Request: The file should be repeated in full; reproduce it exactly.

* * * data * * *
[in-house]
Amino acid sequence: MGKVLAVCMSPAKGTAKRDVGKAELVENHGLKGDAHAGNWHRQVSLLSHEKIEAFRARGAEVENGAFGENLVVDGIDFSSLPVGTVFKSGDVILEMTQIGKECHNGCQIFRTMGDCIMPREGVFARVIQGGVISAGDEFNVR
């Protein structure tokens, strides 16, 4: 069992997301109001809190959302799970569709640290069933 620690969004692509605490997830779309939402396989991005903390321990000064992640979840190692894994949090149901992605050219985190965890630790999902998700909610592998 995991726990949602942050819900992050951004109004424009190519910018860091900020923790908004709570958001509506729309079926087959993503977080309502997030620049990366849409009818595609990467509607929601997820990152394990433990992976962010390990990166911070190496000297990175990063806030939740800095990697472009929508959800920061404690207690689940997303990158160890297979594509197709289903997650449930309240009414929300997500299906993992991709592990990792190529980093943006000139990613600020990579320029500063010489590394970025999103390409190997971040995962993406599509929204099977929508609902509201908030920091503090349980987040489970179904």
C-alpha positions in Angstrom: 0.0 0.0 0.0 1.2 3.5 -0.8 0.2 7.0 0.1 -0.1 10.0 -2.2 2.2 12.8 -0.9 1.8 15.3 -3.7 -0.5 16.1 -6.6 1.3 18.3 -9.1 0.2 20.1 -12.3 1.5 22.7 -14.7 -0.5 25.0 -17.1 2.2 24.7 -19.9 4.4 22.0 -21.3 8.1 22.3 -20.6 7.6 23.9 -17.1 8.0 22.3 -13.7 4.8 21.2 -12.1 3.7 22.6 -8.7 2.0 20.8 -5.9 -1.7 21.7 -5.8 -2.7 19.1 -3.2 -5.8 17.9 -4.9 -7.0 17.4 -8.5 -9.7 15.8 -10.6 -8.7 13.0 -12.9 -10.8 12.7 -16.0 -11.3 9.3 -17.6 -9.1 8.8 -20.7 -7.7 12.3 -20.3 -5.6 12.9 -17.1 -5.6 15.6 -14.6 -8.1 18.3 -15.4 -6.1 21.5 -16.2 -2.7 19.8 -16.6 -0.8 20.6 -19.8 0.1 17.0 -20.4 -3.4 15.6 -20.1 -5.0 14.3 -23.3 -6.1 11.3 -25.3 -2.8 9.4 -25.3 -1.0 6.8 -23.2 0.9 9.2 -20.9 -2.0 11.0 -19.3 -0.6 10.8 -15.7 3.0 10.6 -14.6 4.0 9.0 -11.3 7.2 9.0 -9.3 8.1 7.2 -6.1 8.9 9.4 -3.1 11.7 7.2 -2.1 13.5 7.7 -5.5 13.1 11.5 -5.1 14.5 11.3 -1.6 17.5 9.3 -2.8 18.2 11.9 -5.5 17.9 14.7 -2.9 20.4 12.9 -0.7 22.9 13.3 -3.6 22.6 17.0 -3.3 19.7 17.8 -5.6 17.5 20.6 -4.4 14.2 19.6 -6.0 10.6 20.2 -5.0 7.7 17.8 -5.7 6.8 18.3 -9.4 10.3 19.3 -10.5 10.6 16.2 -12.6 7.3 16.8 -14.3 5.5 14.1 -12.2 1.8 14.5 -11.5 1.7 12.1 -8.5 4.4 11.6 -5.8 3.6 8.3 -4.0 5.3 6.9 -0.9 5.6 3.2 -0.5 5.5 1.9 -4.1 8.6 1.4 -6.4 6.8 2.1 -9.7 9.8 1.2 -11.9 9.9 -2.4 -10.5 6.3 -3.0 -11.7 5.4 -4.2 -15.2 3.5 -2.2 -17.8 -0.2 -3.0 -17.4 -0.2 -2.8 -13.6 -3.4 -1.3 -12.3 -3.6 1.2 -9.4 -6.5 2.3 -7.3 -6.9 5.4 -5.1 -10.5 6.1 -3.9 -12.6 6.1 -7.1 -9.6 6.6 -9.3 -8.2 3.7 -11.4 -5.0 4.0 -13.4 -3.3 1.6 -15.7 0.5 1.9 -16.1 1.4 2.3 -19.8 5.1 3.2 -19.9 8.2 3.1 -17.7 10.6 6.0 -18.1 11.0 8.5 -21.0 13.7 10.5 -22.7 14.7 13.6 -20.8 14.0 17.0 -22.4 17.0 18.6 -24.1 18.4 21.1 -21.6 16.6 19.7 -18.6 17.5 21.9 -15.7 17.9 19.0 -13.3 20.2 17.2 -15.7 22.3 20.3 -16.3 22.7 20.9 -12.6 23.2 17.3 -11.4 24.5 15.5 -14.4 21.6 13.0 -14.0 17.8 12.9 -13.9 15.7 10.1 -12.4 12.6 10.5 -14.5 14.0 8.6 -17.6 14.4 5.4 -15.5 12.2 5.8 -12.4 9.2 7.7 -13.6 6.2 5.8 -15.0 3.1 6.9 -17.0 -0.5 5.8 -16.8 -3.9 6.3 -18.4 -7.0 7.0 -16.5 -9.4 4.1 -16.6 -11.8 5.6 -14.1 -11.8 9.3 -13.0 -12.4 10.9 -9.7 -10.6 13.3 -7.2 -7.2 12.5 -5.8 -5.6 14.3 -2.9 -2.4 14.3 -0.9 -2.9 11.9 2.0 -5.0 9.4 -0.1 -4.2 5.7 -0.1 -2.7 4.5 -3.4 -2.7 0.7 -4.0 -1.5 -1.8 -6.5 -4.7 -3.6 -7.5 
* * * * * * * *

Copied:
[in-house]
Amino acid sequence: MGKVLAVCMSPAKGTAKRDVGKAELVENHGLKGDAHAGNWHRQVSLLSHEKIEAFRARGAEVENGAFGENLVVDGIDFSSLPVGTVFKSGDVILEMTQIGKECHNGCQIFRTMGDCIMPREGVFARVIQGGVISAGDEFNVR
């Protein structure tokens, strides 16, 4: 069992997301109001809190959302799970569709640290069933 620690969004692509605490997830779309939402396989991005903390321990000064992640979840190692894994949090149901992605050219985190965890630790999902998700909610592998 995991726990949602942050819900992050951004109004424009190519910018860091900020923790908004709570958001509506729309079926087959993503977080309502997030620049990366849409009818595609990467509607929601997820990152394990433990992976962010390990990166911070190496000297990175990063806030939740800095990697472009929508959800920061404690207690689940997303990158160890297979594509197709289903997650449930309240009414929300997500299906993992991709592990990792190529980093943006000139990613600020990579320029500063010489590394970025999103390409190997971040995962993406599509929204099977929508609902509201908030920091503090349980987040489970179904």
C-alpha positions in Angstrom: 0.0 0.0 0.0 1.2 3.5 -0.8 0.2 7.0 0.1 -0.1 10.0 -2.2 2.2 12.8 -0.9 1.8 15.3 -3.7 -0.5 16.1 -6.6 1.3 18.3 -9.1 0.2 20.1 -12.3 1.5 22.7 -14.7 -0.5 25.0 -17.1 2.2 24.7 -19.9 4.4 22.0 -21.3 8.1 22.3 -20.6 7.6 23.9 -17.1 8.0 22.3 -13.7 4.8 21.2 -12.1 3.7 22.6 -8.7 2.0 20.8 -5.9 -1.7 21.7 -5.8 -2.7 19.1 -3.2 -5.8 17.9 -4.9 -7.0 17.4 -8.5 -9.7 15.8 -10.6 -8.7 13.0 -12.9 -10.8 12.7 -16.0 -11.3 9.3 -17.6 -9.1 8.8 -20.7 -7.7 12.3 -20.3 -5.6 12.9 -17.1 -5.6 15.6 -14.6 -8.1 18.3 -15.4 -6.1 21.5 -16.2 -2.7 19.8 -16.6 -0.8 20.6 -19.8 0.1 17.0 -20.4 -3.4 15.6 -20.1 -5.0 14.3 -23.3 -6.1 11.3 -25.3 -2.8 9.4 -25.3 -1.0 6.8 -23.2 0.9 9.2 -20.9 -2.0 11.0 -19.3 -0.6 10.8 -15.7 3.0 10.6 -14.6 4.0 9.0 -11.3 7.2 9.0 -9.3 8.1 7.2 -6.1 8.9 9.4 -3.1 11.7 7.2 -2.1 13.5 7.7 -5.5 13.1 11.5 -5.1 14.5 11.3 -1.6 17.5 9.3 -2.8 18.2 11.9 -5.5 17.9 14.7 -2.9 20.4 12.9 -0.7 22.9 13.3 -3.6 22.6 17.0 -3.3 19.7 17.8 -5.6 17.5 20.6 -4.4 14.2 19.6 -6.0 10.6 20.2 -5.0 7.7 17.8 -5.7 6.8 18.3 -9.4 10.3 19.3 -10.5 10.6 16.2 -12.6 7.3 16.8 -14.3 5.5 14.1 -12.2 1.8 14.5 -11.5 1.7 12.1 -8.5 4.4 11.6 -5.8 3.6 8.3 -4.0 5.3 6.9 -0.9 5.6 3.2 -0.5 5.5 1.9 -4.1 8.6 1.4 -6.4 6.8 2.1 -9.7 9.8 1.2 -11.9 9.9 -2.4 -10.5 6.3 -3.0 -11.7 5.4 -4.2 -15.2 3.5 -2.2 -17.8 -0.2 -3.0 -17.4 -0.2 -2.8 -13.6 -3.4 -1.3 -12.3 -3.6 1.2 -9.4 -6.5 2.3 -7.3 -6.9 5.4 -5.1 -10.5 6.1 -3.9 -12.6 6.1 -7.1 -9.6 6.6 -9.3 -8.2 3.7 -11.4 -5.0 4.0 -13.4 -3.3 1.6 -15.7 0.5 1.9 -16.1 1.4 2.3 -19.8 5.1 3.2 -19.9 8.2 3.1 -17.7 10.6 6.0 -18.1 11.0 8.5 -21.0 13.7 10.5 -22.7 14.7 13.6 -20.8 14.0 17.0 -22.4 17.0 18.6 -24.1 18.4 21.1 -21.6 16.6 19.7 -18.6 17.5 21.9 -15.7 17.9 19.0 -13.3 20.2 17.2 -15.7 22.3 20.3 -16.3 22.7 20.9 -12.6 23.2 17.3 -11.4 24.5 15.5 -14.4 21.6 13.0 -14.0 17.8 12.9 -13.9 15.7 10.1 -12.4 12.6 10.5 -14.5 14.0 8.6 -17.6 14.4 5.4 -15.5 12.2 5.8 -12.4 9.2 7.7 -13.6 6.2 5.8 -15.0 3.1 6.9 -17.0 -0.5 5.8 -16.8 -3.9 6.3 -18.4 -7.0 7.0 -16.5 -9.4 4.1 -16.6 -11.8 5.6 -14.1 -11.8 9.3 -13.0 -12.4 10.9 -9.7 -10.6 13.3 -7.2 -7.2 12.5 -5.8 -5.6 14.3 -2.9 -2.4 14.3 -0.9 -2.9 11.9 2.0 -5.0 9.4 -0.1 -4.2 5.7 -0.1 -2.7 4.5 -3.4 -2.7 0.7 -4.0 -1.5 -1.8 -6.5 -4.7 -3.6 -7.5 